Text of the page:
Here is Christopher's service record given upon his discharge from his regiment in 1952:
Service with The Colours, showing transfers, if any, to other Corps
Home 22.5.44--1.3.45 284 days
North Western Europe 2.3.45--2.5.45 62 days
Home 3.5.45--25.2.46 299 days
British Army of the Rhine 26.2.46 --5.12.46 283 days
Length of service – 8 years British Army of the Rhine
Certificate of ServiceArmy number – 2625429
Surname – Cater
First names – Christopher Leslie
Enlisted at – Wolverhampton
Enlisted on – 22.5.45
Corps for which enlisted – Grenadier Guards
Description of Soldier on leaving The Colours:
Year of birth - 4.5.1921
Height – Five foot, eleven and a quarter inches
Complexion – fresh Eyes – hazel Hair – brown
Final Assessment of Conduct and Character(To be completed by the Commanding Officer)Military conduct…exemplary
Testimonial (to be conducted with a view to civil employment)
A thoroughly conscientious and hardworking man, who has done consistently well throughout his service. Clean, honest, and sober.
21st February, 1952Regional Headquarters: Birdcage Walk.
Dad was overseas for the 2 final months of World War 2 and then in England for 299 days before being sent back early in 1946 with the British Army of the Rhine to help oversee prisoners of war in Germany. He was there until the end of 1946 and while there he made friends with some of the men he was guarding. I have a letter written to him several years later, by one of the friends he made, an engineer, and the pencil portrait of Dad was drawn by another of the German soldiers. It is signed KG and the date is June 20 1946.
In 1947 he was back in England and in the barracks at Caterham in Surrey.
Meanwhile, in January of 1947, one year after being released from prison in Holland, Nelly, now 20 years old, set sail for England. She was an au-pair for 9 months, for a familynamed Krausz. Mr. Krausz was Austrian and Mrs. Krausz was Scottish. Nelly looked after their 3 year old boy named Tony and was supposed to do the cooking. There was one problem; Nelly did not know how to cook. She got around this by asking how to cook various dishes. She would say to Mr. and Mrs Krausz, “You might not like it the Dutch way.” Since it was the language common to them all, they spoke German.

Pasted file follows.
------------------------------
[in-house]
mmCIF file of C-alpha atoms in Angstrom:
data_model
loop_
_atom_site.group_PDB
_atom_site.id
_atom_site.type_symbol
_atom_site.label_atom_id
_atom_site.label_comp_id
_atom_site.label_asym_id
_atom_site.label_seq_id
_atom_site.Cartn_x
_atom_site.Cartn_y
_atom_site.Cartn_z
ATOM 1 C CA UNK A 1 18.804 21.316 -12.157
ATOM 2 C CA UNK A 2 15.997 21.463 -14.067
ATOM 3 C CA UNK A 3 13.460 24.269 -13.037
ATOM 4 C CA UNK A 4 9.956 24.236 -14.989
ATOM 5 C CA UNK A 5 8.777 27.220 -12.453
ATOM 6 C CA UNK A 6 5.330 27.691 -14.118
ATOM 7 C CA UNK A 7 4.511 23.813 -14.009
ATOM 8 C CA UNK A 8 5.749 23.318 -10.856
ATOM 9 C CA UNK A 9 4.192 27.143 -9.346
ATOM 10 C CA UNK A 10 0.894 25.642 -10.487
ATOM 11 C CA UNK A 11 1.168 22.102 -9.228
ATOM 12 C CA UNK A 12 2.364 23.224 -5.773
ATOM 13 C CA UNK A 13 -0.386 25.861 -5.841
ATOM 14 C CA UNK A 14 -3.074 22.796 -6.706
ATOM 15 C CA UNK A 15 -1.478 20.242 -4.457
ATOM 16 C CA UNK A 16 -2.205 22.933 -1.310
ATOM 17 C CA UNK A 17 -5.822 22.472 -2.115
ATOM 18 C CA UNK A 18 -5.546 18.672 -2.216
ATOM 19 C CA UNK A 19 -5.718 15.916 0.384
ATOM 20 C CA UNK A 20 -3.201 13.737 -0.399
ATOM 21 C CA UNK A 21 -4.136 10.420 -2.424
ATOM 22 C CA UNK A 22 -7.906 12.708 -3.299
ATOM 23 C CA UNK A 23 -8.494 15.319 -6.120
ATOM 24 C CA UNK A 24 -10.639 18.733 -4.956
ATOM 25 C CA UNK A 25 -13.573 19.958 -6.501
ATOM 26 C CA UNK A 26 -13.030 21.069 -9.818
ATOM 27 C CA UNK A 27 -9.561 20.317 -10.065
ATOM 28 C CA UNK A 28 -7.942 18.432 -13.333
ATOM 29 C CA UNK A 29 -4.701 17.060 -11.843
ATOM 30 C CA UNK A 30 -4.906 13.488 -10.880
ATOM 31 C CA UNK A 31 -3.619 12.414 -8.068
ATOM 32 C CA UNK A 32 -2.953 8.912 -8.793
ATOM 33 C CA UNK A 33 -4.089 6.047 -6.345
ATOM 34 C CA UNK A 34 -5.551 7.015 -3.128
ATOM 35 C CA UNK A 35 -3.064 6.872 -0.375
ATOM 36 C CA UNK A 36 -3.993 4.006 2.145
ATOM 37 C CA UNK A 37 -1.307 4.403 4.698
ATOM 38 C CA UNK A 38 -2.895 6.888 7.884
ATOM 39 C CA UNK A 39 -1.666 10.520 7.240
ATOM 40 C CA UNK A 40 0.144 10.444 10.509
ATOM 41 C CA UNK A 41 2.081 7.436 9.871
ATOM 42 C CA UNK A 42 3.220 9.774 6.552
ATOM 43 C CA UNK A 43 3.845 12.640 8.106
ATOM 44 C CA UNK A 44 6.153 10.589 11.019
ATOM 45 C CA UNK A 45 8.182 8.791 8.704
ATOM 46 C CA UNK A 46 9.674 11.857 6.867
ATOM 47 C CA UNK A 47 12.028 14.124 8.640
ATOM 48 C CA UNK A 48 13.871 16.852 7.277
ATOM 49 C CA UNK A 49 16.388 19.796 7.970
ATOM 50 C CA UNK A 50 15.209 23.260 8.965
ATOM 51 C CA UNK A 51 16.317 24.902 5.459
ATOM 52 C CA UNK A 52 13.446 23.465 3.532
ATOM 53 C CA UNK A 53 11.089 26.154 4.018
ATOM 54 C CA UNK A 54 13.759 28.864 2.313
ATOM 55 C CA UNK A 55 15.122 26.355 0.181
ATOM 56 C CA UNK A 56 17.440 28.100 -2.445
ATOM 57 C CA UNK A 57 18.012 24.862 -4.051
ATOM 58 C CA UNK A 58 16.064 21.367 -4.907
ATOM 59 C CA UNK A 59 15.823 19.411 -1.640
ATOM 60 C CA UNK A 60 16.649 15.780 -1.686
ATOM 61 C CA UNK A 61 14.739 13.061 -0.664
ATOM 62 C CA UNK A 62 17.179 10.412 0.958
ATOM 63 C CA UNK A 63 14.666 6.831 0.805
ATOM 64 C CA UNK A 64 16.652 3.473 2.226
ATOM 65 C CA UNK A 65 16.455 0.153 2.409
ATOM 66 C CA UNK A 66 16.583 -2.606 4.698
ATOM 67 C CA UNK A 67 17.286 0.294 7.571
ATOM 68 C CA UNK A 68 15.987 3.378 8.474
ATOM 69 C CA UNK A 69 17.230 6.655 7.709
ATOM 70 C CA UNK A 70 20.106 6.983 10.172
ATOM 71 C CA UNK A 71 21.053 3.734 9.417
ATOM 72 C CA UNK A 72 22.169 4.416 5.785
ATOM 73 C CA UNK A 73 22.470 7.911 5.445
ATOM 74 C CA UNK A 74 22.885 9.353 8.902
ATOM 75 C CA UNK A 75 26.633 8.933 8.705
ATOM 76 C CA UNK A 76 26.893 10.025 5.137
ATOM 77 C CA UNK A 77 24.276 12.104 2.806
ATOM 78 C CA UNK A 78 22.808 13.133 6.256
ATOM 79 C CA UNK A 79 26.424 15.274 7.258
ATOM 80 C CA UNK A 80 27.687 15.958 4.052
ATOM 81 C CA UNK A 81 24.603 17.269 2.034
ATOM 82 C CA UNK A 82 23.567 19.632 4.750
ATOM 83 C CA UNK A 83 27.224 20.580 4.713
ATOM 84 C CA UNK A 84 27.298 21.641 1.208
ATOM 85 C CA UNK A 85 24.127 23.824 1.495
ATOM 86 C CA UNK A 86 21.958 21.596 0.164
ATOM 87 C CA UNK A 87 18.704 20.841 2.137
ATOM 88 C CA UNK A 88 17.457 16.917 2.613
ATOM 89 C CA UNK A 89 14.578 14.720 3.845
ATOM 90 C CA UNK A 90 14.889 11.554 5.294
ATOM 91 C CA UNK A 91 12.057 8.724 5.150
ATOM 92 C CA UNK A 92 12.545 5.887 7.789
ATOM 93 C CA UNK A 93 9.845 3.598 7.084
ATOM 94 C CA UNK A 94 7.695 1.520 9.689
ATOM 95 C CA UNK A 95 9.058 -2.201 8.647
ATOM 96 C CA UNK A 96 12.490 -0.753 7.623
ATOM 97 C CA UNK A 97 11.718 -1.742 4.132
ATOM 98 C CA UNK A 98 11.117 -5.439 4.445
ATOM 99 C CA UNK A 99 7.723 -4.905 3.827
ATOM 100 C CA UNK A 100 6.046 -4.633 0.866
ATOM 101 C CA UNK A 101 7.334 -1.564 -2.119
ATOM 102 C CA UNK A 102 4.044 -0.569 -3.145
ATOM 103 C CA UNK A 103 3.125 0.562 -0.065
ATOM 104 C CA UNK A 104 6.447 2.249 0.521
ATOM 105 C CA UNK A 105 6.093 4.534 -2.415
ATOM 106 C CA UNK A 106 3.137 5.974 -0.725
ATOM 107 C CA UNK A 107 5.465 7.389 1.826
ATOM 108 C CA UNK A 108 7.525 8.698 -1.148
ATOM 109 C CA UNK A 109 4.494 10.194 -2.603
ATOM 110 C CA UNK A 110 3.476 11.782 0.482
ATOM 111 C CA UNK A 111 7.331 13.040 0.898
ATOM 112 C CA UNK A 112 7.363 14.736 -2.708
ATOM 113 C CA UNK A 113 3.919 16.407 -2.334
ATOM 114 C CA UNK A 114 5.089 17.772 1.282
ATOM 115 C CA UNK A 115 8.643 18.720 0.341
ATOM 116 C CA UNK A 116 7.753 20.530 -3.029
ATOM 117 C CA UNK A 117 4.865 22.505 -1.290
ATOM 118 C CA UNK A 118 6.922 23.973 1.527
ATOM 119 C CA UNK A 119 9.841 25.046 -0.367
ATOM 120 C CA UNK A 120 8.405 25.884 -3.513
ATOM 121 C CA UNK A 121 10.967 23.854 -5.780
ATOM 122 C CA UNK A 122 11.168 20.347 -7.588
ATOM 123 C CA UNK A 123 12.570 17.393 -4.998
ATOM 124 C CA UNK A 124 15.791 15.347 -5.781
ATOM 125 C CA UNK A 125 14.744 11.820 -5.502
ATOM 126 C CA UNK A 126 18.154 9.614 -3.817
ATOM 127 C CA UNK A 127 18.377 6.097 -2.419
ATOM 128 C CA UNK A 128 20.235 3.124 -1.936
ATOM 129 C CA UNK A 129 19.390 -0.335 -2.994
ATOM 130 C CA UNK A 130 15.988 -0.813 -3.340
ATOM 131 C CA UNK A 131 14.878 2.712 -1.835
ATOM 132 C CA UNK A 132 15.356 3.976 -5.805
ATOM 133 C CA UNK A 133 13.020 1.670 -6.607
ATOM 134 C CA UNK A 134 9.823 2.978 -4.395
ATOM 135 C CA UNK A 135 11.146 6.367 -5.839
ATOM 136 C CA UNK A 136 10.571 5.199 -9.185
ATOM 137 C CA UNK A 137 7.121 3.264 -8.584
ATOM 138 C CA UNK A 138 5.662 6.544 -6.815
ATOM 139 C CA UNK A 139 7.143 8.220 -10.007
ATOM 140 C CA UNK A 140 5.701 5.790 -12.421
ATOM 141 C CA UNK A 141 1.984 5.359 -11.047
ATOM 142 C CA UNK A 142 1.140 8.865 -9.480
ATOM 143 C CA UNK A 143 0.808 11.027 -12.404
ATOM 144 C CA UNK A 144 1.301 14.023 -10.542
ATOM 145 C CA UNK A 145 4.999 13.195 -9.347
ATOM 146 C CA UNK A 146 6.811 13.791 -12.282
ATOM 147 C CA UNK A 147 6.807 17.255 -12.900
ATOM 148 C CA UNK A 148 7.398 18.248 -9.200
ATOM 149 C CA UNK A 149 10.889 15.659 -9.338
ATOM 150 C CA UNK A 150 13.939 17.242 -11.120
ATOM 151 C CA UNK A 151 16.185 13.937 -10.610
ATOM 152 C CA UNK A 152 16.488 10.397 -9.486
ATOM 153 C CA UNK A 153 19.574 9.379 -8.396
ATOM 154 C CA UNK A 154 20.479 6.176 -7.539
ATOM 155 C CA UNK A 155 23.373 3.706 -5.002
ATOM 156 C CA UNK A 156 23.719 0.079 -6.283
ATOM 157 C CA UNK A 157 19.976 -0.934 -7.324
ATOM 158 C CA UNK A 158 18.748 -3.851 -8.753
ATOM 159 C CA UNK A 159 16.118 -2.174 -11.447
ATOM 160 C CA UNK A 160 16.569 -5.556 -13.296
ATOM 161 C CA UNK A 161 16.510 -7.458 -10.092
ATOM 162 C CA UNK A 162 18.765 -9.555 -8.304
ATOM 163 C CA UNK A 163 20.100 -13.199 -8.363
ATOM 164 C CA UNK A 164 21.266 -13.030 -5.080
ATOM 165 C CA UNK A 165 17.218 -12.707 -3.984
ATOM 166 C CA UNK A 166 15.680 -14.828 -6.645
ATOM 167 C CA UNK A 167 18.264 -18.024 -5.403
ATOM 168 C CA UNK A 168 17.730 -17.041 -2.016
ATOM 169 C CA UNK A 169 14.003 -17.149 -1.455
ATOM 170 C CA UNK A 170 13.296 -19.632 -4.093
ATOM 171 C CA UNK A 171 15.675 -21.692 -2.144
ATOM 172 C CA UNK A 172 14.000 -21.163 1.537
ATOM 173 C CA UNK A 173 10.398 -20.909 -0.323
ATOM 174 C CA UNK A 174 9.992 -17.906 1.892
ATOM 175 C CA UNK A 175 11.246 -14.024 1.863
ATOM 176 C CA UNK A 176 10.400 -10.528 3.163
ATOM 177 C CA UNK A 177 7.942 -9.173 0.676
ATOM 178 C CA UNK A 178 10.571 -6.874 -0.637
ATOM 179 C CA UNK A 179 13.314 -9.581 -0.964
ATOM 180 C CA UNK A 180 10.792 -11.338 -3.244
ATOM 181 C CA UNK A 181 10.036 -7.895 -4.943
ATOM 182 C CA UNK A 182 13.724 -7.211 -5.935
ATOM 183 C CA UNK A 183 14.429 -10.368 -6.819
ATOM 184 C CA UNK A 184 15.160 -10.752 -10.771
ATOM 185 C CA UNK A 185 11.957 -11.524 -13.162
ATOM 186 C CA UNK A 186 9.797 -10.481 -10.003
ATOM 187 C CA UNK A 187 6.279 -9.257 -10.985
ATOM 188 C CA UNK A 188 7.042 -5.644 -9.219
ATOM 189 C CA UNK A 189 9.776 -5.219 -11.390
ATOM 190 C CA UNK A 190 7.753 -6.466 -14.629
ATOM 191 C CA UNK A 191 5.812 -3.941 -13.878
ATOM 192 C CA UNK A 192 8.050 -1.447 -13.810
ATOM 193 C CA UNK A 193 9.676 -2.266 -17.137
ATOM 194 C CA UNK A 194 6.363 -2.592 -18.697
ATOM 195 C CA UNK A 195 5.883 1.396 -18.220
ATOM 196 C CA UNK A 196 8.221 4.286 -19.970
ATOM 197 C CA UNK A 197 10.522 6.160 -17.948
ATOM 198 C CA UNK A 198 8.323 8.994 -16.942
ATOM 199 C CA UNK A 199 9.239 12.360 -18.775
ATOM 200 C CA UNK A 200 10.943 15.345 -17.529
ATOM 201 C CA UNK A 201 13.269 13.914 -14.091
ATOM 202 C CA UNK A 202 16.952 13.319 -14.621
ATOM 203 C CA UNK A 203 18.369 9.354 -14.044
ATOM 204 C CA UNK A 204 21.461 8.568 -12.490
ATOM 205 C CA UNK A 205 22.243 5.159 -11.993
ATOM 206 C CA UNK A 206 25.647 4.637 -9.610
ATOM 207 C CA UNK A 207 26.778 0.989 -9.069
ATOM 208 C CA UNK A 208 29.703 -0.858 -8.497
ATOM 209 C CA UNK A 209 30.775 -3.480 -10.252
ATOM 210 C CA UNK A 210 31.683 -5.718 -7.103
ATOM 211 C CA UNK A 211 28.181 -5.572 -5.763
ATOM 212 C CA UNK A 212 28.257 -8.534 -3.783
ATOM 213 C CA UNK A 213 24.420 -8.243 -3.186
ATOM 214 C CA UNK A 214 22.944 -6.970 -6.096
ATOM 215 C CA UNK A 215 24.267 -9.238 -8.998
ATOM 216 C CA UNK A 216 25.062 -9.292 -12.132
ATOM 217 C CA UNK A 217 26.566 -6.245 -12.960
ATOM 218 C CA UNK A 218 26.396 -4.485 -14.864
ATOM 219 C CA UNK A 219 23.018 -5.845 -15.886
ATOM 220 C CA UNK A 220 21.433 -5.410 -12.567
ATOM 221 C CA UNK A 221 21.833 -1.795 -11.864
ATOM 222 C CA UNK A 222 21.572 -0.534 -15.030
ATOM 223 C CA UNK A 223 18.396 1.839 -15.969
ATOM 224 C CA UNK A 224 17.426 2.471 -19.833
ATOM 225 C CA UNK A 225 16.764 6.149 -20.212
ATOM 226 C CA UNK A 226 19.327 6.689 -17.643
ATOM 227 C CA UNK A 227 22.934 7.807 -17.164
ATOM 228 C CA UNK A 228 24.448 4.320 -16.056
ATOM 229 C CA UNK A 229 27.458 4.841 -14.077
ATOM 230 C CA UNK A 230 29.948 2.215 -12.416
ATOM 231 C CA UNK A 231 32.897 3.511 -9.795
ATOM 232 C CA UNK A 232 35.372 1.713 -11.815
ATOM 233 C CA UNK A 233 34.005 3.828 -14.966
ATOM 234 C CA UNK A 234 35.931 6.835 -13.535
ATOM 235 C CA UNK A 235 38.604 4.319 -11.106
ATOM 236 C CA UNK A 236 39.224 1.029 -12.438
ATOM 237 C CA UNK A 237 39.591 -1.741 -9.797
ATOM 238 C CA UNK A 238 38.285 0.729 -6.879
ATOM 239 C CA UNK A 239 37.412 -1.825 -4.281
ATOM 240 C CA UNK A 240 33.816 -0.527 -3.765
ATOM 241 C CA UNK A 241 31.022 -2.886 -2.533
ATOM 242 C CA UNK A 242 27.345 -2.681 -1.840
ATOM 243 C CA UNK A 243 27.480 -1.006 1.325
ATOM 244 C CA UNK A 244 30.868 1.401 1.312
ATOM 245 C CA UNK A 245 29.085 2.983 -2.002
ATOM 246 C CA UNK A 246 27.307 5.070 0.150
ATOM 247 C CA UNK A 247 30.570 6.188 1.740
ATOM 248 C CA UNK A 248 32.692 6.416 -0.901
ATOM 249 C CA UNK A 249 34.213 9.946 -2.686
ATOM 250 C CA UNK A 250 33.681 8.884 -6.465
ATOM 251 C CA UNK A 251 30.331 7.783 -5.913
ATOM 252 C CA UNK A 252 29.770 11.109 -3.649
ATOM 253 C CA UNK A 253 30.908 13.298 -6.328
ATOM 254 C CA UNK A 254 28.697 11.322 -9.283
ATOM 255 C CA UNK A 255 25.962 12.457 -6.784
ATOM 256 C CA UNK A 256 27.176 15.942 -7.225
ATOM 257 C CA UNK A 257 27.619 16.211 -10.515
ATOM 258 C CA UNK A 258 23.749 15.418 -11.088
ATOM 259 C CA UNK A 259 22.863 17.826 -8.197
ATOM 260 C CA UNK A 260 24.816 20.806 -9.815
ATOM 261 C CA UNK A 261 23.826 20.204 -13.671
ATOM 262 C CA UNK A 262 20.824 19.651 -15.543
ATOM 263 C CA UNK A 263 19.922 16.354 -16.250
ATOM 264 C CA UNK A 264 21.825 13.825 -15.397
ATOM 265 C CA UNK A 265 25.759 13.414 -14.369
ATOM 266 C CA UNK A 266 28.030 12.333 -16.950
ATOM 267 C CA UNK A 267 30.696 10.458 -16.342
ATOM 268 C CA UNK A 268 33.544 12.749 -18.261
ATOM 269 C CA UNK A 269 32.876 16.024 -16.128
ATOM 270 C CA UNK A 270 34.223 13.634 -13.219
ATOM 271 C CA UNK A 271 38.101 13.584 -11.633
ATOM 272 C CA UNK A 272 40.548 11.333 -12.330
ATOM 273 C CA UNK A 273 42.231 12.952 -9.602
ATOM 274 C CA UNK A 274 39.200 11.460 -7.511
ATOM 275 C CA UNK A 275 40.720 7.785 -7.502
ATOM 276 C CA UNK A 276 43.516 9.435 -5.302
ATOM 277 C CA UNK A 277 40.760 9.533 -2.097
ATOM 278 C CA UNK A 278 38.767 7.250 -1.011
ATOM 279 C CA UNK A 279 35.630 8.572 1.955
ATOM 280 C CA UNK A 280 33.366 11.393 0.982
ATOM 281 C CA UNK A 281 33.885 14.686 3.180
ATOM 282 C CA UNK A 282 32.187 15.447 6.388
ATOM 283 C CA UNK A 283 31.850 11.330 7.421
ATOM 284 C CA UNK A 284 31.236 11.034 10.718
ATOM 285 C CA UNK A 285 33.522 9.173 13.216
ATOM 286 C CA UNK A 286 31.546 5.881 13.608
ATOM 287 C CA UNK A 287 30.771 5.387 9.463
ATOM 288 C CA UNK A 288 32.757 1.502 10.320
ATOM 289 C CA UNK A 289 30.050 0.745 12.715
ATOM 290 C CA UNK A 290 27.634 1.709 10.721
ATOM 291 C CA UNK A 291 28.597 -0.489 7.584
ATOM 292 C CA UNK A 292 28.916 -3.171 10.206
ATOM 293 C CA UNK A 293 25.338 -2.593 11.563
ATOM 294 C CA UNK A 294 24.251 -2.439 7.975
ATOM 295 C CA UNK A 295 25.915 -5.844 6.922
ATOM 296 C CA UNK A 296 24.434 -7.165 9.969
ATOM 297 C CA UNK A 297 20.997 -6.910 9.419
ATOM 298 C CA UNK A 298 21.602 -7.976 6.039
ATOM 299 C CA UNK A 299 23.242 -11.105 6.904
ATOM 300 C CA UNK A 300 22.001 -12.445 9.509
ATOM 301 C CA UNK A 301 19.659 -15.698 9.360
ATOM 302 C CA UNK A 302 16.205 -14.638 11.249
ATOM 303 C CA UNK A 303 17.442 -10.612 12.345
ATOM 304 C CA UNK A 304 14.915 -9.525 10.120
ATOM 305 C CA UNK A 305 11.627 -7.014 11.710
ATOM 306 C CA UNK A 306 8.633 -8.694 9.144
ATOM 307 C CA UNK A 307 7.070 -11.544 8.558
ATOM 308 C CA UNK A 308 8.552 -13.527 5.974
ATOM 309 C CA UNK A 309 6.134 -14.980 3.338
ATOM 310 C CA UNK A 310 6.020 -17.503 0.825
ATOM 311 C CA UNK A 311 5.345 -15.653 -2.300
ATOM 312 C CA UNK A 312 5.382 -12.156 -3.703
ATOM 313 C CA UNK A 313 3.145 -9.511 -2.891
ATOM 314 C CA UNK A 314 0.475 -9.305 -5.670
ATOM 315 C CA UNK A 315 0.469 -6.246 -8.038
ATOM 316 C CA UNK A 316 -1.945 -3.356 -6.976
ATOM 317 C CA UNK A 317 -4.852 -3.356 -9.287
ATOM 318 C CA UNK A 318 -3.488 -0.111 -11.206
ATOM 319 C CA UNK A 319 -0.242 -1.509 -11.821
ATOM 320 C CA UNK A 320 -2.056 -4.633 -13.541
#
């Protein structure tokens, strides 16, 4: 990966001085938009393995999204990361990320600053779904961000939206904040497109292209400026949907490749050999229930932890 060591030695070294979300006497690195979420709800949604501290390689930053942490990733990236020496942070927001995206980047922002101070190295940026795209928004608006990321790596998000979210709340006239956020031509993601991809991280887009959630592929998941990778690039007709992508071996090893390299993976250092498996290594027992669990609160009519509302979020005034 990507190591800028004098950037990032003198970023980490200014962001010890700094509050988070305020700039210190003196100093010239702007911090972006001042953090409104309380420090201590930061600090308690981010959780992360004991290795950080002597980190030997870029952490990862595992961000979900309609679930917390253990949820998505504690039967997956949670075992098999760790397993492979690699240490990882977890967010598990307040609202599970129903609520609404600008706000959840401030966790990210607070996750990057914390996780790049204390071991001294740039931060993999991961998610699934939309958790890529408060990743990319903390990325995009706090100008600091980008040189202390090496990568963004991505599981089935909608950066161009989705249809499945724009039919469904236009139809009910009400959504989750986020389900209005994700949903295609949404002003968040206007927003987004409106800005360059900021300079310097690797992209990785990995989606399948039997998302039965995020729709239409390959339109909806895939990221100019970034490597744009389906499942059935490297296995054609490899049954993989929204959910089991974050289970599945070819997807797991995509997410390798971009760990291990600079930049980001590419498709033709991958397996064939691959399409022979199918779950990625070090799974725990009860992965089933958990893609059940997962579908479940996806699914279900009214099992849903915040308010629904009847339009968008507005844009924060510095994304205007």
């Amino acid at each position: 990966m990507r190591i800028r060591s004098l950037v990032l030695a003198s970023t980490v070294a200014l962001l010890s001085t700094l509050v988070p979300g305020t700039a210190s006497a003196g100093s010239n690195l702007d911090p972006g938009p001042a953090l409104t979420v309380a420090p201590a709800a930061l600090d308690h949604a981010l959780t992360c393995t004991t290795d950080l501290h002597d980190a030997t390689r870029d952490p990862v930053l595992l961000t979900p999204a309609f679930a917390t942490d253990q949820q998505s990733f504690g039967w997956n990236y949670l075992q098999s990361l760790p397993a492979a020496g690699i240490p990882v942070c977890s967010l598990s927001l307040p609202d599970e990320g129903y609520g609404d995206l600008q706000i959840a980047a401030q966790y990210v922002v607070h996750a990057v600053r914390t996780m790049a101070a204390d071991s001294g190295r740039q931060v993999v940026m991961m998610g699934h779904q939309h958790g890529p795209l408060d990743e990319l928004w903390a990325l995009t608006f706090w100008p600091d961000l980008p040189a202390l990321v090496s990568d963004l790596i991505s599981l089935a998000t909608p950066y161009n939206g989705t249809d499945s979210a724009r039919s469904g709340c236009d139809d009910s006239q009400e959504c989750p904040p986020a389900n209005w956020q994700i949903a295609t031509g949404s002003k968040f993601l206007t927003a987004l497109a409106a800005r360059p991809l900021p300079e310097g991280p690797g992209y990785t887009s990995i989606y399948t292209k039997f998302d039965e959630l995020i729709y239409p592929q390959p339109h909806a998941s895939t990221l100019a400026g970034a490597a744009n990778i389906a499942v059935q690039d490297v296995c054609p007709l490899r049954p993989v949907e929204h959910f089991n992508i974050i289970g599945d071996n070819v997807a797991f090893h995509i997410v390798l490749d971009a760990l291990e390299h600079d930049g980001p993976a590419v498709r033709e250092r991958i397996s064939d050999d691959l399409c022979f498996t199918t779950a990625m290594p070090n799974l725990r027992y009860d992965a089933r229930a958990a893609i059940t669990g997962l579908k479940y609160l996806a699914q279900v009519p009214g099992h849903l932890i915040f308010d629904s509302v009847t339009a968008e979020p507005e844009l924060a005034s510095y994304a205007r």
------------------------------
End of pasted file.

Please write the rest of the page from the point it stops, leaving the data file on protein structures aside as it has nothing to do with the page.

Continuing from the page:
It was some time between January and September of 1947, that Nelly and a friend went to Hyde Park in London. The photo above could have been taken on the very day. She and her friend were standing listening to a speaker at Speaker's Corner, when her friend noticed two soldiers in the crowd, also listening. Her friend pointed to one of them and said, "I'm going to marry that one," and before too long, they were talking to them. Nelly's friend did marry the soldier as she predicted, and Nelly became friends with the other one, whose name was Christopher Cater.
Nelly went back to Holland in September, but returned in April of 1948 with another friend, Mies, and they went to work in a hospital this time, in Farnborough, Kent, as domestic workers, starting in the nurses’ rooms, then being promoted to working for the Sisters, then the Head Nurses, who all had their own apartments. They also worked for the Matron when her personal maid was on holiday.
Chris and Nell (he always called her Nell) continued their friendship, which had now become a courtship. At 27 and 21 they had lived through deep pain and trauma and carried within them the wounds.
Next week: Chris and Nell's story continues.